It is human to feel ambivalent. The people that we lose often had very human problems – addictions, incarceration, gambling, infidelity. These problems are real and are prevalent, yet the unwritten rule of grief is “You don’t speak ill of the dead.”
However, if you can’t speak about it, where does it go? The body remembers everything.
So I will write. A colleague of mine has died suddenly, leaving a spouse and children. That alone is cause for sadness. They are devastated, understandably so, and I feel so sorry for them. Here is the ambivalence: this was a powerful colleague who spent the last few years openly bullying and undermining me at work. Continue reading
The viral news of this week — leaving aside the serious issues of war and peace in the Middle East, ongoing genocide in Africa, incursions into international waters by China, etc. — was the reaction of undergraduates at Yale College to two emails sent to them by various faculty and administrators. The first, send by a group concerned with Intercultural Affairs, reminded students to avoid racially and ethnically offensive Halloween costumes. The second, sent to students in one of the residential colleges by its Associate Master, criticized the first message and questioned whether it was appropriate for Yale to manage expression by its students or if it would be preferable for Yale students to monitor each other and — gasp! — have thoughtful, respectful conversations about their disagreements.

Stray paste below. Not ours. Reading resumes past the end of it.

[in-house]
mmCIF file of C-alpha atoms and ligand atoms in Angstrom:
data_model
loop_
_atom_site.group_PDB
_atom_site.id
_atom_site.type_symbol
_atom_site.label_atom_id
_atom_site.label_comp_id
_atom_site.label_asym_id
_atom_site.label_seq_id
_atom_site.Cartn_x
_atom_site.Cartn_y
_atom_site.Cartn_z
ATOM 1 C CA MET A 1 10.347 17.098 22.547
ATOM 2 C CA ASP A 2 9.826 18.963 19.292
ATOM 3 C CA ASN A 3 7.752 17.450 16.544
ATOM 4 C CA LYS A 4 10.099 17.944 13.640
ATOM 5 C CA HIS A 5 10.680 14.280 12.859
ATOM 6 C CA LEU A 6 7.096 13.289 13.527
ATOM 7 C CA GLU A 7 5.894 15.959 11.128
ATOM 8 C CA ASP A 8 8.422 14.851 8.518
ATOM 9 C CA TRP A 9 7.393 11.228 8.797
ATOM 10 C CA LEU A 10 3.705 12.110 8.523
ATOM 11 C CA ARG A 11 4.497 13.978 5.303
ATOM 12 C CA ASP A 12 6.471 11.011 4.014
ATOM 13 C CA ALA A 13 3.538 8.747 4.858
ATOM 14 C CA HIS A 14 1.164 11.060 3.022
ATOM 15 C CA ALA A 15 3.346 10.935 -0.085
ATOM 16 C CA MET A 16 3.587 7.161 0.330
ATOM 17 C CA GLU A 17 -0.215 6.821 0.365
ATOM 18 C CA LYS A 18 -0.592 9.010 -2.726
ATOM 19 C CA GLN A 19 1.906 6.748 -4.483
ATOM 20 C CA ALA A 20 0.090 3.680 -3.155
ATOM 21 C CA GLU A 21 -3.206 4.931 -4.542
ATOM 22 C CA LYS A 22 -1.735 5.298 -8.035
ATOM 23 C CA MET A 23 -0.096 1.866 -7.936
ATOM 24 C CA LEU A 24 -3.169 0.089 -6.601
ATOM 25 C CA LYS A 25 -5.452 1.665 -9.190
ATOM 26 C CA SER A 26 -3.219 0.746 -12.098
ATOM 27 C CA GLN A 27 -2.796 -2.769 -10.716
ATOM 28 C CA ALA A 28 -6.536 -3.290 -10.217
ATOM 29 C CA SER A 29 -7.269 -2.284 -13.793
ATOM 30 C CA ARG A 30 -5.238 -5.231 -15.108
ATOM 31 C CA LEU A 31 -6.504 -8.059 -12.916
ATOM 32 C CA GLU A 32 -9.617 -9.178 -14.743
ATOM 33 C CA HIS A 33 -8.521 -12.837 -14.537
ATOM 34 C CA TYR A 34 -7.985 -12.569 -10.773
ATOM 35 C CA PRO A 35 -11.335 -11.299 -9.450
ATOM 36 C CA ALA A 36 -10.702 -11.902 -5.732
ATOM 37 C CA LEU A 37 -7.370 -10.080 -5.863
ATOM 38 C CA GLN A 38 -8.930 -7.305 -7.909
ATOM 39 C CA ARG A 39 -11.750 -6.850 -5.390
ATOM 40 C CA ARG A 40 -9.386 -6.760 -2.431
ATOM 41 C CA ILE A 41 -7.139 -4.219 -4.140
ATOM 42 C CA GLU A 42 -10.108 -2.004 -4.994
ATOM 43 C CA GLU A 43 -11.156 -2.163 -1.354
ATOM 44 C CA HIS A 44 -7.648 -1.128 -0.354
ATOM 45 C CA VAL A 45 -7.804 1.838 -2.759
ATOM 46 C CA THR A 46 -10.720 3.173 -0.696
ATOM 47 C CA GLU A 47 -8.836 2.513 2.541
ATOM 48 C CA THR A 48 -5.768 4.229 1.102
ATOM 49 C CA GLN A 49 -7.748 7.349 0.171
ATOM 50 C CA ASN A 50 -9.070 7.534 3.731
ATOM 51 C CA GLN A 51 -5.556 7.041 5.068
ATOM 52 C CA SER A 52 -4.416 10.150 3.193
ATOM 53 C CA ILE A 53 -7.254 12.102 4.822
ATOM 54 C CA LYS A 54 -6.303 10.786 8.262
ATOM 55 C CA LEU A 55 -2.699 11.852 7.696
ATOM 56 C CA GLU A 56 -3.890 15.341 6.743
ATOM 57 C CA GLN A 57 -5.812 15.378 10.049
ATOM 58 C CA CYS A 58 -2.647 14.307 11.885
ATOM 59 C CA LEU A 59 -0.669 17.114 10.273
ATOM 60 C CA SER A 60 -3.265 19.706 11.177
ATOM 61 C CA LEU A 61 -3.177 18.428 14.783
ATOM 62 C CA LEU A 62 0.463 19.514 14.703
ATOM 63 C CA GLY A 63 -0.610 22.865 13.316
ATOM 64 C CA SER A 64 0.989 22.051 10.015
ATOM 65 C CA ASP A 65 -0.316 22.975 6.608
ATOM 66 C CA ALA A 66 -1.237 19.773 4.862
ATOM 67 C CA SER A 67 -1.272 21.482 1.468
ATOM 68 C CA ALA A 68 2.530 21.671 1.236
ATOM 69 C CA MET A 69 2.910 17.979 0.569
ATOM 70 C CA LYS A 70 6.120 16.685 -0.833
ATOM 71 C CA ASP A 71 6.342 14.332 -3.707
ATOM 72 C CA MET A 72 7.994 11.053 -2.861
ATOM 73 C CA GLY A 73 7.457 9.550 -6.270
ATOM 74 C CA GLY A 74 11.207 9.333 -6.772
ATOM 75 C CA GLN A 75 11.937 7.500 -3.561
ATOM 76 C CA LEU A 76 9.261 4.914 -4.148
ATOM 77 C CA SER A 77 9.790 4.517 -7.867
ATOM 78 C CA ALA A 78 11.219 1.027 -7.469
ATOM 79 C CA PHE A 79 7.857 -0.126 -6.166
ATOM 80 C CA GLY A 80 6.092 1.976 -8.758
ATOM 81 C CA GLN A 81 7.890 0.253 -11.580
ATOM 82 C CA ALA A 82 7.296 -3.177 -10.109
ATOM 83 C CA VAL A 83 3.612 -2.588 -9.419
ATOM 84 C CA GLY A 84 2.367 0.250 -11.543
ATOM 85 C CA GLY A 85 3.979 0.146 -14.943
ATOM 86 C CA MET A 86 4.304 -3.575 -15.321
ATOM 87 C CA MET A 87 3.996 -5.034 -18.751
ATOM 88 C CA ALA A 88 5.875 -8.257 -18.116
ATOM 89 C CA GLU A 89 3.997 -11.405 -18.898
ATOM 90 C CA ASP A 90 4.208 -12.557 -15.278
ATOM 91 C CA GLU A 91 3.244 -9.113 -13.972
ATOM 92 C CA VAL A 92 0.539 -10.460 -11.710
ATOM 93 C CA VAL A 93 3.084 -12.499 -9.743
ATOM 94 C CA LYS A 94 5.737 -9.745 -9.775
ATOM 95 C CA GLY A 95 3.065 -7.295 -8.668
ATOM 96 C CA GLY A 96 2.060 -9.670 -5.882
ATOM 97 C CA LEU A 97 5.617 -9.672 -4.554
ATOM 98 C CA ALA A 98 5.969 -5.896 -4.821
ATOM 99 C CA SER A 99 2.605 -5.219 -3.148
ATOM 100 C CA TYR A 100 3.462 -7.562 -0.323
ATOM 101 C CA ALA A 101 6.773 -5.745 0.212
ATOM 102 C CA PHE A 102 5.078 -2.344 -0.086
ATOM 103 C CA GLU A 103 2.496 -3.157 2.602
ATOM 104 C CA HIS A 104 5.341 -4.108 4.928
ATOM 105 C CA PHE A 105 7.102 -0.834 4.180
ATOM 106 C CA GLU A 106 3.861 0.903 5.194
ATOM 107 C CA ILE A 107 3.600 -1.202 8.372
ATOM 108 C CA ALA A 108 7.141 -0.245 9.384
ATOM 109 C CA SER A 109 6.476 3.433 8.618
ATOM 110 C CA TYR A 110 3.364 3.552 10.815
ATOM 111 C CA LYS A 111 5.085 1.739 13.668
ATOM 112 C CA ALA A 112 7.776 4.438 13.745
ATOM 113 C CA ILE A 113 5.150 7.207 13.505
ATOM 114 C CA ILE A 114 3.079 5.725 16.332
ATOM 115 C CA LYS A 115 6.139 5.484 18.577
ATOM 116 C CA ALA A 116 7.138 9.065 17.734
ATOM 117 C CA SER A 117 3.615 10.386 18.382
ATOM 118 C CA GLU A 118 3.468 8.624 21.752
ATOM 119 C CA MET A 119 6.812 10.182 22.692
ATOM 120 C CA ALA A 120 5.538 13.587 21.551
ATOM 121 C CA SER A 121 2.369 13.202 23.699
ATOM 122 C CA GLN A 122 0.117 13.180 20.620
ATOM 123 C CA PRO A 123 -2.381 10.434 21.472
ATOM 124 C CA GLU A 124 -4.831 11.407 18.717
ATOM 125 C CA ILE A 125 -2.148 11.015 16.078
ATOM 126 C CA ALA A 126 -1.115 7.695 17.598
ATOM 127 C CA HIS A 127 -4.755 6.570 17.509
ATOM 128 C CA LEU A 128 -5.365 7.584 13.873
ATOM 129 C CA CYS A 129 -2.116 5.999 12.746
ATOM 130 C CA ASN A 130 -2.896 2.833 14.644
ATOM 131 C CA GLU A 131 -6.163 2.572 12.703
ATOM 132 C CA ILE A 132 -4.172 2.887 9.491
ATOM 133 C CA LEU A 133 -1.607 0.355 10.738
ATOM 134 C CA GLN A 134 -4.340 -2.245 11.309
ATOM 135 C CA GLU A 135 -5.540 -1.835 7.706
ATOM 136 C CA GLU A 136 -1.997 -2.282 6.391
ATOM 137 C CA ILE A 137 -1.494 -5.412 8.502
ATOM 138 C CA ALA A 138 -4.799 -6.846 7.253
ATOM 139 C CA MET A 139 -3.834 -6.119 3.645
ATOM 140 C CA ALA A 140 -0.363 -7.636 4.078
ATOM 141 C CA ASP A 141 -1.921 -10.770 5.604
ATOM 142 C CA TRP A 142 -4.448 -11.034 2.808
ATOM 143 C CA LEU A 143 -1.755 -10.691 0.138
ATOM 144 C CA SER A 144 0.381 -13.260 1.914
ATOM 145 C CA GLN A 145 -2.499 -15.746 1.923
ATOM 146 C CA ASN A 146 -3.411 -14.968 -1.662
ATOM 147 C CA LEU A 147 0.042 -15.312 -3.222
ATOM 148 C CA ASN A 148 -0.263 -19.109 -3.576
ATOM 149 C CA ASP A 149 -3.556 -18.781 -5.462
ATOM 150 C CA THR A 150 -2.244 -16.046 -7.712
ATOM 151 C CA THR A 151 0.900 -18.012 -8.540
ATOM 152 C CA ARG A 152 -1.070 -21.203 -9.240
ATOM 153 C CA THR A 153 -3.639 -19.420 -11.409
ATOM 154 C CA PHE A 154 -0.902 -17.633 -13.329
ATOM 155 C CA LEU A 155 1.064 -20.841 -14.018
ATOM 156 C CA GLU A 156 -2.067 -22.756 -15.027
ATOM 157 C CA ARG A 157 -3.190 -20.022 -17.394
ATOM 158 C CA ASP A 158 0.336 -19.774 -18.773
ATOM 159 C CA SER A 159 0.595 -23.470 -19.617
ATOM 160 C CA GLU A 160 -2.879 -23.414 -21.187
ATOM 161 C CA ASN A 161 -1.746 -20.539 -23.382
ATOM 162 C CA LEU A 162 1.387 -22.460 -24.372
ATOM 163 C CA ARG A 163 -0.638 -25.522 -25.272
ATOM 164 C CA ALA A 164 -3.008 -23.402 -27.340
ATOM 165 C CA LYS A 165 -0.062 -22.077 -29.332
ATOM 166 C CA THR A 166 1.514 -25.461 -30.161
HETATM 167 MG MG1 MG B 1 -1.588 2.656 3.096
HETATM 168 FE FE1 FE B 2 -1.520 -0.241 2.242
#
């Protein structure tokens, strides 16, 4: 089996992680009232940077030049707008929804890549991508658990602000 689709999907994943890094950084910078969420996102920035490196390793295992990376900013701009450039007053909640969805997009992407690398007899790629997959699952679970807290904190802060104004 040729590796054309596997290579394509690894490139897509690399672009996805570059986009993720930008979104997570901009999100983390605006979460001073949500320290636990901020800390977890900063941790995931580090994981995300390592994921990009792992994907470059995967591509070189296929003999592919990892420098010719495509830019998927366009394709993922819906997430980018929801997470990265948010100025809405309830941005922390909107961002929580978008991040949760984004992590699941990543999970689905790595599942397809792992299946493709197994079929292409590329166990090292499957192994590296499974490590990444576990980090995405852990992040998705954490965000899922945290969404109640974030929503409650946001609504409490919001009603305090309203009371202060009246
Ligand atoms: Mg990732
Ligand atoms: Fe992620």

So far, just another tempest in an academic teapot. But when an advocacy group called FIRE (Foundation for Individual Rights in Education) got hold of the story, and its president recorded and aired a video showing a confrontation between some students and the Master of Silliman College (who is married to the Associate Master), the story went viral. Lines were drawn in the sand and loud voices at both extremes of the political spectrum have been raised. Score one for FIRE! Free publicity!